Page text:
The European Union, due to the openness and transparency of its market, due to being the second world importer of goods and services, and due to its economic specialisation in high value-added products, is particularly exposed to the evils of counterfeiting. The negative effects of this spread throughout the economic fabric, but have a particularly severe impact on small- and medium-sized enterprises, which are naturally less well prepared to tackle such a serious threat.
Combating this particularly dangerous crime requires cooperation to be strengthened, both internally within the European Union and externally in our relations with other countries or regional blocs, which are also confronted with this problem.
Internally, measures must be adopted in two respects: the gradual harmonisation of the laws of the Member States, particularly the criminal laws, and the reinforcement of customs cooperation. Given the particular situation of small- and medium-sized enterprises, as already mentioned, it is vital to set up a technical assistance service for these enterprises because they are less well prepared to tackle this kind of issue. Only in this way will they be able to defend their rights.
At a wider international level, the current initiatives must be continued, both in terms of bilateral agreements and in the wider context of multilateral regulation of international trade. This will help to strengthen the role that the World Trade Organisation can and must have in this area, through its Dispute Settlement Body.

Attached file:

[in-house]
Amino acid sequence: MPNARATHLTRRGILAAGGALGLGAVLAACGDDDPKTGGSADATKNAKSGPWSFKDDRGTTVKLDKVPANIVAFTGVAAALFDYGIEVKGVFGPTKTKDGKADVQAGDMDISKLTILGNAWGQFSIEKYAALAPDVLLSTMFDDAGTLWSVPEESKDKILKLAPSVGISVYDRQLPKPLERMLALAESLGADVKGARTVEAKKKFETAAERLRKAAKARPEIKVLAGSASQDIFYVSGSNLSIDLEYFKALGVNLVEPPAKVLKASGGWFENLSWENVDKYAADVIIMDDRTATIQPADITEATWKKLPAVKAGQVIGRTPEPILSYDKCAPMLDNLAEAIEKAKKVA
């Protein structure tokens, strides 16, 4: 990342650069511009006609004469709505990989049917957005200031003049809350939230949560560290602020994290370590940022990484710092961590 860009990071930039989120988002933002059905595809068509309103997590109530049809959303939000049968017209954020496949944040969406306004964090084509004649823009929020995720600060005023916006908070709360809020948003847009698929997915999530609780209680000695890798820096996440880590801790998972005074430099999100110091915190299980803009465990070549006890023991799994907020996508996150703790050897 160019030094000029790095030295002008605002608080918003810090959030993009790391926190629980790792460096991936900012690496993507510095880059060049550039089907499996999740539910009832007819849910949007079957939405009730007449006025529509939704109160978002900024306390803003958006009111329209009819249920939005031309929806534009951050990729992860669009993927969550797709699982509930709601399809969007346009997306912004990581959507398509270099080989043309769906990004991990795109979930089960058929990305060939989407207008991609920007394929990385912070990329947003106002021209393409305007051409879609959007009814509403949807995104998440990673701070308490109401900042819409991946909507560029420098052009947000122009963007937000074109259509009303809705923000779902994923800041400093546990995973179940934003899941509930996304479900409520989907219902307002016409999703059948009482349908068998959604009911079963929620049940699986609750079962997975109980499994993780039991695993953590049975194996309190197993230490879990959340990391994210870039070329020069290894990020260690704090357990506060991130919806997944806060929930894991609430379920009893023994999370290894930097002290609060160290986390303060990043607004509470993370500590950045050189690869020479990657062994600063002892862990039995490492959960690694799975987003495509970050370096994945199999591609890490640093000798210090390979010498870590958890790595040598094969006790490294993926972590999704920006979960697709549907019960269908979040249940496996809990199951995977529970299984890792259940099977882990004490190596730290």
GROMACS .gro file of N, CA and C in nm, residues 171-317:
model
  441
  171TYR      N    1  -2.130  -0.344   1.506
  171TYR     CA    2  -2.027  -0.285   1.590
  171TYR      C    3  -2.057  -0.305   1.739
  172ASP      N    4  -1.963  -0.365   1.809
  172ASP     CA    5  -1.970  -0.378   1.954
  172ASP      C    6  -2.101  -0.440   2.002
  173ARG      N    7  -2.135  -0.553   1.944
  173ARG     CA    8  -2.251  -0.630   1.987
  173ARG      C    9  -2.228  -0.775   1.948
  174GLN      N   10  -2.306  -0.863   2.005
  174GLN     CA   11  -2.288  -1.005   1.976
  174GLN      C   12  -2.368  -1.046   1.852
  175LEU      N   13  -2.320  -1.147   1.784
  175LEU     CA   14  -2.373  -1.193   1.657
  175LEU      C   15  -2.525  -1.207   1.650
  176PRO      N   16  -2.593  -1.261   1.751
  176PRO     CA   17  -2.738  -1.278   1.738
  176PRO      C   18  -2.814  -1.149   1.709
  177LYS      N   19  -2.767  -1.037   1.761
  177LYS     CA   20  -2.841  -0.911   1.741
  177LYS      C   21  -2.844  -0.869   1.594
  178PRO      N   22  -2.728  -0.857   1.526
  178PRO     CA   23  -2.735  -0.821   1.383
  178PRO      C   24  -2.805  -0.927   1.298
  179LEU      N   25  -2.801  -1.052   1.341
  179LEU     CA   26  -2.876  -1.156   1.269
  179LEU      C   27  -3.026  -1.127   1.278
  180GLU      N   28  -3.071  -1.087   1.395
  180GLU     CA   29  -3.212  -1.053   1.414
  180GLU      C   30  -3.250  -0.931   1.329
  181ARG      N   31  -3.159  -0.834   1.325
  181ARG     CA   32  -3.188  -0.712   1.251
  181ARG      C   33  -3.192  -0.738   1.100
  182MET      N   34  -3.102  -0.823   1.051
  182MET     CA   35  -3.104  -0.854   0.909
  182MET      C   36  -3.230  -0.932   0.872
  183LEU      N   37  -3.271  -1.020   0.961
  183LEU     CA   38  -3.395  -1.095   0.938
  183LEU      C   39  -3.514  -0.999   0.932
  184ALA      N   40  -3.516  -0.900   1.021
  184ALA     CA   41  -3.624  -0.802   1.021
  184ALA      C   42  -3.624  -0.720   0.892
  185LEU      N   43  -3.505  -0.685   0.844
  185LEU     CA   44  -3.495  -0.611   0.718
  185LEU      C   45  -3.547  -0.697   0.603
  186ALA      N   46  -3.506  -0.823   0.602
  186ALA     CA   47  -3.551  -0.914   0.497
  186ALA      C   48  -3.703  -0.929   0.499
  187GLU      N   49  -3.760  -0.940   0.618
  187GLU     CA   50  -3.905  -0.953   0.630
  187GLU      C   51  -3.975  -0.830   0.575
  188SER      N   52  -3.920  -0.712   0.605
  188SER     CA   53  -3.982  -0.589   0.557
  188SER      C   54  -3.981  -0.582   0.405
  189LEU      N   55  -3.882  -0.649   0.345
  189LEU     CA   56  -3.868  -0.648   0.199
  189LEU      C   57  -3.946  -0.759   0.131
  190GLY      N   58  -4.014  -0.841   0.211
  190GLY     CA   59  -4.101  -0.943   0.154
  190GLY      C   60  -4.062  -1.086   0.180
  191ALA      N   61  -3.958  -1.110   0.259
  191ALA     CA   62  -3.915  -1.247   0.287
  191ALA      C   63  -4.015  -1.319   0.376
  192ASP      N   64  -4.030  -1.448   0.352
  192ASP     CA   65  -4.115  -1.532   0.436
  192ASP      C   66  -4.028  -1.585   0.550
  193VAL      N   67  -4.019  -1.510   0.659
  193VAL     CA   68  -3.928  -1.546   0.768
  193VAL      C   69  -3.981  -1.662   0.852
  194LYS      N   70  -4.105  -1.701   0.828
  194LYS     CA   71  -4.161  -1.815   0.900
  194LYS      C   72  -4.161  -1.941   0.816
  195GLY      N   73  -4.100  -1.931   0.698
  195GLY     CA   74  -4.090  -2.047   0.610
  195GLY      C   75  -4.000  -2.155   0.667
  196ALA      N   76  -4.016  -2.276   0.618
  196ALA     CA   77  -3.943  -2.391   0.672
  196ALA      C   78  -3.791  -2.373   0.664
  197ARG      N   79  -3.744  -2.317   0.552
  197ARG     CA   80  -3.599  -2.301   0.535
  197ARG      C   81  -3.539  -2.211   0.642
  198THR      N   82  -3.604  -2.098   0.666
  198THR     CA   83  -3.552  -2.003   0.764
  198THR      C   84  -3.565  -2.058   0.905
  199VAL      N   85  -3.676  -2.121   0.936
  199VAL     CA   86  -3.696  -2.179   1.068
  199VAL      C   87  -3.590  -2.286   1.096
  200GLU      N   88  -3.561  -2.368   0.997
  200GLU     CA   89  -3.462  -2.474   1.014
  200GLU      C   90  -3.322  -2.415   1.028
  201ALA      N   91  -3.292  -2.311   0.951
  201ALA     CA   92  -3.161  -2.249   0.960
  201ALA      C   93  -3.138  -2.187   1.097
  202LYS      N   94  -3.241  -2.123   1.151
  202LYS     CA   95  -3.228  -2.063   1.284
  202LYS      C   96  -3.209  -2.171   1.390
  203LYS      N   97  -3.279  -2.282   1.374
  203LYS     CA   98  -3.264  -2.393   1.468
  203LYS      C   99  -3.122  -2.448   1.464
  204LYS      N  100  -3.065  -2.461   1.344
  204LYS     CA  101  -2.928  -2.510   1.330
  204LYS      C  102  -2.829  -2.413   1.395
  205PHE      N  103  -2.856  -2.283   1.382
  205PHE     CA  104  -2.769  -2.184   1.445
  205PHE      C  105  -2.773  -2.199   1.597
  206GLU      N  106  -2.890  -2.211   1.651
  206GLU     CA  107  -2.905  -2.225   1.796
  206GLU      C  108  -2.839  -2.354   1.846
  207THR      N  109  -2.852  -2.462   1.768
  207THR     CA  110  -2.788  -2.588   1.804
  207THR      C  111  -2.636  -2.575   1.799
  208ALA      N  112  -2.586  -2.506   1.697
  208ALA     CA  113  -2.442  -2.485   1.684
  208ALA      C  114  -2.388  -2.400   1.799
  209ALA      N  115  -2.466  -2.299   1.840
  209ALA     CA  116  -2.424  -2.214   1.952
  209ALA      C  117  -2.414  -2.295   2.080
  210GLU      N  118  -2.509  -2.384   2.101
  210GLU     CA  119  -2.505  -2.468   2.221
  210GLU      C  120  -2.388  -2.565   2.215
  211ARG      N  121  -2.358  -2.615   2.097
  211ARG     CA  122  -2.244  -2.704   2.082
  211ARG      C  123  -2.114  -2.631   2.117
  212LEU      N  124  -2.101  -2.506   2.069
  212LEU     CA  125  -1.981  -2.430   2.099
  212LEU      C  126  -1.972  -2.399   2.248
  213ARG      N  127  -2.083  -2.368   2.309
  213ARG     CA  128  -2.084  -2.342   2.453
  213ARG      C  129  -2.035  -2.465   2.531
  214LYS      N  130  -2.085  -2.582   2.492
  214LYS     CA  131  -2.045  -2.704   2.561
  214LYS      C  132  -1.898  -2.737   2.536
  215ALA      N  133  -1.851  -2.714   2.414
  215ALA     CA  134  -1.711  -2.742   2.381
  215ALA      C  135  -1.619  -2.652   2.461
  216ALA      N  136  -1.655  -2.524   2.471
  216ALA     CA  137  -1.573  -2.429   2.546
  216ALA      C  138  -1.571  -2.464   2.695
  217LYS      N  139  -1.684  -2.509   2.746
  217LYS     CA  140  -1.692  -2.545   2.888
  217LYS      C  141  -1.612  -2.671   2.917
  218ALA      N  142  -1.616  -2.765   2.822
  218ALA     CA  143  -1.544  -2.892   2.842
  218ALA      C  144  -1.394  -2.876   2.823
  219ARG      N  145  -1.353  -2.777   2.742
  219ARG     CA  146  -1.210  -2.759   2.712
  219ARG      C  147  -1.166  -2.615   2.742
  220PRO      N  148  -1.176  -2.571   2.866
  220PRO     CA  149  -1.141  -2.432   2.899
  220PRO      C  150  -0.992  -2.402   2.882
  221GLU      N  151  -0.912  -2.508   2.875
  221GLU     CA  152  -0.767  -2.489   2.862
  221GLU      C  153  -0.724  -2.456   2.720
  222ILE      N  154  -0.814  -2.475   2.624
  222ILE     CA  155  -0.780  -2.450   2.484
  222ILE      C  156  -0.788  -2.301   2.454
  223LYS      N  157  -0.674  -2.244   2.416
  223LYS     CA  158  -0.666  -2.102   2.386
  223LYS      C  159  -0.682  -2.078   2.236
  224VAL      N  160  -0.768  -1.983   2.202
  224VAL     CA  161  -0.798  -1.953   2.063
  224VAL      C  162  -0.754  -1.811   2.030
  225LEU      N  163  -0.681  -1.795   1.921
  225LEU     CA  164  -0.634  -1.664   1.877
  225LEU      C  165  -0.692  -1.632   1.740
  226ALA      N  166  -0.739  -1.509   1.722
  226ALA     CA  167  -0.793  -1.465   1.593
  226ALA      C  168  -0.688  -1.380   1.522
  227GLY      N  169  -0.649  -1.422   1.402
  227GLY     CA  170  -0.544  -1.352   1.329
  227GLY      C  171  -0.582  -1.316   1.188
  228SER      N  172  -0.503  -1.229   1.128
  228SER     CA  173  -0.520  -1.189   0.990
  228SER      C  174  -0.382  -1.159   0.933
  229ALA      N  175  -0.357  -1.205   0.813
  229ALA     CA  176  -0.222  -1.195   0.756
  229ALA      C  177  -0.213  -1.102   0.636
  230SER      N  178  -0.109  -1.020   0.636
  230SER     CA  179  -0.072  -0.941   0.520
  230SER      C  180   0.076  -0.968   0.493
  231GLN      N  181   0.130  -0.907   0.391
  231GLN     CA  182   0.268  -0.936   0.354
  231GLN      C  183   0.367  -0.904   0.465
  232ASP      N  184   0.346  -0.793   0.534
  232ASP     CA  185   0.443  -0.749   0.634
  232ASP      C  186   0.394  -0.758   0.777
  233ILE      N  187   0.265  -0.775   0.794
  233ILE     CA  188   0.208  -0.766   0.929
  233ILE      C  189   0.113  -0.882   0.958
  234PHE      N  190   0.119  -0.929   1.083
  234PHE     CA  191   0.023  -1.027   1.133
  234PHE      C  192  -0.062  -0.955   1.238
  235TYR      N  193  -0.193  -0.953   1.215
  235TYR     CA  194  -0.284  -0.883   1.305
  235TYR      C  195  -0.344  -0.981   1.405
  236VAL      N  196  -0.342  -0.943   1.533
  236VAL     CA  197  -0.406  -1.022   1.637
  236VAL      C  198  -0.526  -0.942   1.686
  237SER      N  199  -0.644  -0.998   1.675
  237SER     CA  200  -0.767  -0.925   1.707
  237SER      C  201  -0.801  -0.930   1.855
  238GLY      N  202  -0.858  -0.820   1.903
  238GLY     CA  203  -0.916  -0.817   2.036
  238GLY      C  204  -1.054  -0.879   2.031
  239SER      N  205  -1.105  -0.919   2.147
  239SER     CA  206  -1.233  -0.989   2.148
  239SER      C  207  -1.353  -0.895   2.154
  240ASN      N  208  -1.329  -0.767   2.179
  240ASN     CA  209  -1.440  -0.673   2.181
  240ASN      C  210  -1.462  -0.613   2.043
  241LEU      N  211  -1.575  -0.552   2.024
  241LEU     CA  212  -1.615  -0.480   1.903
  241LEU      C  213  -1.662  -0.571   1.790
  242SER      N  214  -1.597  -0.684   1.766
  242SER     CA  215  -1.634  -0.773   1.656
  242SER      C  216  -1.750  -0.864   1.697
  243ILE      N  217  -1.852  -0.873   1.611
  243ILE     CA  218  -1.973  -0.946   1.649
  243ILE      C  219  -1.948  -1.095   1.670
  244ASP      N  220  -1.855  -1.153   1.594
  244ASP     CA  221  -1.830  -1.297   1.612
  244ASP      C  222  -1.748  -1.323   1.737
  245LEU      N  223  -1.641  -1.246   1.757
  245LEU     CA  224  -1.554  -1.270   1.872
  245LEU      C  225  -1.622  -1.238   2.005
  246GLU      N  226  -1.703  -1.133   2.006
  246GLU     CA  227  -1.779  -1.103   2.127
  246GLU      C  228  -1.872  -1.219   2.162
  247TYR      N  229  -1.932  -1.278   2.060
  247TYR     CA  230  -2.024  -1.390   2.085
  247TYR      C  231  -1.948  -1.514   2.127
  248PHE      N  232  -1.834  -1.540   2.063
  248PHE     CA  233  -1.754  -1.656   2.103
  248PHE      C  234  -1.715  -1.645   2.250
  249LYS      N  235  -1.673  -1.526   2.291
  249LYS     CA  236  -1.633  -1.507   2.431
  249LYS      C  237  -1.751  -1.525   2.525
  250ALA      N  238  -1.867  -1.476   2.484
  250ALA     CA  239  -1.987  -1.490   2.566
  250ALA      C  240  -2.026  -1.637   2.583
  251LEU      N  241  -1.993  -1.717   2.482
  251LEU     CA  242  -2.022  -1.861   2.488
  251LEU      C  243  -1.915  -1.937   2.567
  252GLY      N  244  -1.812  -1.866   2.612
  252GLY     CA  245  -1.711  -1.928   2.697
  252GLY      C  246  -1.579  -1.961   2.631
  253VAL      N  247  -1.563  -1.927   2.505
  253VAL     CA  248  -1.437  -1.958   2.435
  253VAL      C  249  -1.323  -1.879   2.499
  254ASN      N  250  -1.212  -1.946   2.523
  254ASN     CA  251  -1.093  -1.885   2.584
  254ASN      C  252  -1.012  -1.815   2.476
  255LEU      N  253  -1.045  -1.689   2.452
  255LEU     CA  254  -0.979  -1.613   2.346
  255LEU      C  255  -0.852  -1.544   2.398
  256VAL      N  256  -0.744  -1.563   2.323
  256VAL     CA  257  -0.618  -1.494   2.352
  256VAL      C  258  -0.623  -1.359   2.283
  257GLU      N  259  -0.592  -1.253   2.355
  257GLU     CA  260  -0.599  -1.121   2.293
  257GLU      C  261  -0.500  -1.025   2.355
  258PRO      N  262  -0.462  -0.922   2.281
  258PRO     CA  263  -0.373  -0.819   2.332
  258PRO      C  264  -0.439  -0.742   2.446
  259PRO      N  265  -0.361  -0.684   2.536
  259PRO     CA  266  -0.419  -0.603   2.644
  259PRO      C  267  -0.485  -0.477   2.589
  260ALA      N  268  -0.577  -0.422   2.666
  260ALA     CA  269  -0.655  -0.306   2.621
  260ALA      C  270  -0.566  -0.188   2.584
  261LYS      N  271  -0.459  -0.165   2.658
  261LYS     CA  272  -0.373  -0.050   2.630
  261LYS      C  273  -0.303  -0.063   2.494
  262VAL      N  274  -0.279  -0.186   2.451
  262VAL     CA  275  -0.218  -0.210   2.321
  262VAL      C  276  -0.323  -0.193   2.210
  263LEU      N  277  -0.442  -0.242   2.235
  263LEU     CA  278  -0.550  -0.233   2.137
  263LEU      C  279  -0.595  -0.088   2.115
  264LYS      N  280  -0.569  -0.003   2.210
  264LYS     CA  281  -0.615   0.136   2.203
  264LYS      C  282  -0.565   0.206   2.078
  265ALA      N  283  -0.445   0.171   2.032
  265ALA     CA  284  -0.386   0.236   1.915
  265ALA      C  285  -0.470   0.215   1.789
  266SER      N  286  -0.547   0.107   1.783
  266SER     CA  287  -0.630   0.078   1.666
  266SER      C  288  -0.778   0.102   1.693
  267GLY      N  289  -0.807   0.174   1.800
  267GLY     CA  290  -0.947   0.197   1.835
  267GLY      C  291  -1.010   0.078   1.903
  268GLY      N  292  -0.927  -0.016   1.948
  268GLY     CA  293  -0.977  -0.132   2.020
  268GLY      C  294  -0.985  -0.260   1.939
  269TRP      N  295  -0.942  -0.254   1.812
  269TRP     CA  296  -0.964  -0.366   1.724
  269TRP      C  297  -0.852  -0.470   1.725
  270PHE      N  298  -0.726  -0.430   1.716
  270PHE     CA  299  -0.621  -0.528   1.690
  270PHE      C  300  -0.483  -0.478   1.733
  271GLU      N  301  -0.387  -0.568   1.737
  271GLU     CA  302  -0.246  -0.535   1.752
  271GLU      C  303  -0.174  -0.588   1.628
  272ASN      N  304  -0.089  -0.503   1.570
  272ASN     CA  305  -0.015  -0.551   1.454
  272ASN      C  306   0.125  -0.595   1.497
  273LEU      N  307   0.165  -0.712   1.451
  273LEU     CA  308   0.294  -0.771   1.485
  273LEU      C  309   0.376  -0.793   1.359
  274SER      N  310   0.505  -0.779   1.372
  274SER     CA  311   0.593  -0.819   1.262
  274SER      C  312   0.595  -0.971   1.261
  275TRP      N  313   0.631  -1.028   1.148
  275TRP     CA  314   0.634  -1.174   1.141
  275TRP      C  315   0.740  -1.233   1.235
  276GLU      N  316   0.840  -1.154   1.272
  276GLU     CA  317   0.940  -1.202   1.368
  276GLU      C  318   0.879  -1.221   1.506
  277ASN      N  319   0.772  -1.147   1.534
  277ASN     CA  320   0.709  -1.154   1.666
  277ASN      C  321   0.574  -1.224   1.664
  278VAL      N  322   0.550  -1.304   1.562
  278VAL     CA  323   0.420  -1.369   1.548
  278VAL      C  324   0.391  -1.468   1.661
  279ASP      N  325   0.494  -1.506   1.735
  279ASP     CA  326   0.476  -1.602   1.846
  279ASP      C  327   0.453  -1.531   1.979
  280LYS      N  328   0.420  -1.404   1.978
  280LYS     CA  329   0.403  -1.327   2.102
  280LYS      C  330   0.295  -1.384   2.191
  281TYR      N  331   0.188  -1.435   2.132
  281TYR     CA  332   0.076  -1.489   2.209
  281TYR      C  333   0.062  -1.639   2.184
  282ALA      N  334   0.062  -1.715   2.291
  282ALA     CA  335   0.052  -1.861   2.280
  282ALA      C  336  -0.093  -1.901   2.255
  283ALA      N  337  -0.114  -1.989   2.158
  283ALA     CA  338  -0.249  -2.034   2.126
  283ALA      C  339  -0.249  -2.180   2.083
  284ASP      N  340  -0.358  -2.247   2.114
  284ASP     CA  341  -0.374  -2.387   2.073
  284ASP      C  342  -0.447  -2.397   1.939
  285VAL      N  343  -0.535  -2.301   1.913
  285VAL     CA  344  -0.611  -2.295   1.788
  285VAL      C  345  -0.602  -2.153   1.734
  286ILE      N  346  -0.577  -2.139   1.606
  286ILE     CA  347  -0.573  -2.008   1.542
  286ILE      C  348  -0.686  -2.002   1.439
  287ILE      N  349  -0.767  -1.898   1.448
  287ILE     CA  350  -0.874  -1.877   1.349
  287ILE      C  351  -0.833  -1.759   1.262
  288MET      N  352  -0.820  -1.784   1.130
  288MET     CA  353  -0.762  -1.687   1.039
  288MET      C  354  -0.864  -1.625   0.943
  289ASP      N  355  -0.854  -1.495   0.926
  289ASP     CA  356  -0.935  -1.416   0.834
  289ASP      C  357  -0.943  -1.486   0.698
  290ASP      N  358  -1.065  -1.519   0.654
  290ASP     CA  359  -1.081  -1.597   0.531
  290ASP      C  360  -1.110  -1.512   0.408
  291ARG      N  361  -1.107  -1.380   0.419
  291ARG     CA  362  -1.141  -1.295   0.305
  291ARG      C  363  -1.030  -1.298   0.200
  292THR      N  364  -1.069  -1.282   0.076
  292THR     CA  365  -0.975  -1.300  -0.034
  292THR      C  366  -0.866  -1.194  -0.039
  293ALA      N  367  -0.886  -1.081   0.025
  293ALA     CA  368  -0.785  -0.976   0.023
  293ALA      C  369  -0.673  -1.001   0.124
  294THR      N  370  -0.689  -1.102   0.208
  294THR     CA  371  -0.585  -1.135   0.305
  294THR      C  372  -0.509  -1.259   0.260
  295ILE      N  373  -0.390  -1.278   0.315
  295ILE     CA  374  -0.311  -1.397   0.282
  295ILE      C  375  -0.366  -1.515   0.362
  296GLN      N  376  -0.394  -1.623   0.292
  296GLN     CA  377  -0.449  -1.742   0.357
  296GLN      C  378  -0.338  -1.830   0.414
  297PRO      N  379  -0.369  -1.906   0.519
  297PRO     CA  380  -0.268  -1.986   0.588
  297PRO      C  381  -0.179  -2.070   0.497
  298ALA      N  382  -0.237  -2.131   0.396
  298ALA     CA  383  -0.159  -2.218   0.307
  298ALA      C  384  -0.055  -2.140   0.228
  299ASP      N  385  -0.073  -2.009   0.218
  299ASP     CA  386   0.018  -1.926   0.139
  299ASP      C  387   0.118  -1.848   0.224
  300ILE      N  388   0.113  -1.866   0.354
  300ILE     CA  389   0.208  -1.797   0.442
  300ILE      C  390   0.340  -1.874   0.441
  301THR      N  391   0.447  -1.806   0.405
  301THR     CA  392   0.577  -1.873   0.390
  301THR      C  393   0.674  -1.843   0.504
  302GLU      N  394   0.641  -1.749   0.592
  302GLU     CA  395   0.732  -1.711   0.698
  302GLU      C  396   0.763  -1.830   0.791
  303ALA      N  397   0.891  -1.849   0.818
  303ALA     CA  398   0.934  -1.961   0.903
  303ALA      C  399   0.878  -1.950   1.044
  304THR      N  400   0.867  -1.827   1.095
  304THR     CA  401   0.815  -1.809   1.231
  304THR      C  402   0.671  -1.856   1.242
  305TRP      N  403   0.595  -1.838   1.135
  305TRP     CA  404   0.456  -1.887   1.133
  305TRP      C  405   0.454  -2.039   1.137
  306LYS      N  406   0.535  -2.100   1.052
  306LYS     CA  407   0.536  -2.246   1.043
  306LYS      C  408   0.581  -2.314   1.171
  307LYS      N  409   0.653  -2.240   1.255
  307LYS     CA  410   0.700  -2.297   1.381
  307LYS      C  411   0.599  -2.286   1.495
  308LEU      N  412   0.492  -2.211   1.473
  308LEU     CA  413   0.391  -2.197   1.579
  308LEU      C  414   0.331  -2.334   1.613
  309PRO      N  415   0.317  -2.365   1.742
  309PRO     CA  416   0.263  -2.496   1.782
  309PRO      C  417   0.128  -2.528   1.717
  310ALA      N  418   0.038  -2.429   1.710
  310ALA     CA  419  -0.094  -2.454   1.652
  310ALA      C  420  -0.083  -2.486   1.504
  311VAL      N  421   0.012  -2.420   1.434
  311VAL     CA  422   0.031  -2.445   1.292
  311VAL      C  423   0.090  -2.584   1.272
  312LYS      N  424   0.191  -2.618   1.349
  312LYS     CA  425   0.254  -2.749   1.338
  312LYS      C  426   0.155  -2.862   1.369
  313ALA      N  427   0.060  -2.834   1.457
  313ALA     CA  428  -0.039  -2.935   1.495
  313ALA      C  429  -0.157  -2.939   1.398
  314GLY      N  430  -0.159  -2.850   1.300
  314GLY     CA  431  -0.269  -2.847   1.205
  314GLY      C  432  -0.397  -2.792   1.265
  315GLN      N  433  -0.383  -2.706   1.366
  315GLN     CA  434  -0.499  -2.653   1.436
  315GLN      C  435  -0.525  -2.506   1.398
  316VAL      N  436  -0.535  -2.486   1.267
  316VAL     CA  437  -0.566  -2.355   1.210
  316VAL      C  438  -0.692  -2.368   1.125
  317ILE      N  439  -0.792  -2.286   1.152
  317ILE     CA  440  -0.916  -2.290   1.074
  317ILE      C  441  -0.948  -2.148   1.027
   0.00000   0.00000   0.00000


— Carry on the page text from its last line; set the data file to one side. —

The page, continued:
Counterfeiting threatens some of the very foundations of our model of economic and social organisation. It jeopardises investment in research and innovation, devalues intelligence and the qualification effort, encourages organised crime and clearly weakens the rule of law. That is why combating counterfeiting must be an absolute imperative for all EU Member States.
Jacques Toubon (PPE-DE). – (FR) Madam President, ladies and gentlemen, counterfeiting is an economic, social and health menace of a size that, in my view, is often underestimated. Some people estimate that a third of the goods docked in containers at Antwerp or Rotterdam are counterfeits. I did say ‘a third’, and these are estimates produced by official departments.
I would like to say very clearly, and I am not going to beat about the bush, that I am truly disappointed by the European Parliament’s proposals and by the debate this evening. For once, I am more disappointed by Parliament than by the Commission or the Council, since in this sphere, the Council and the Commission have done their work.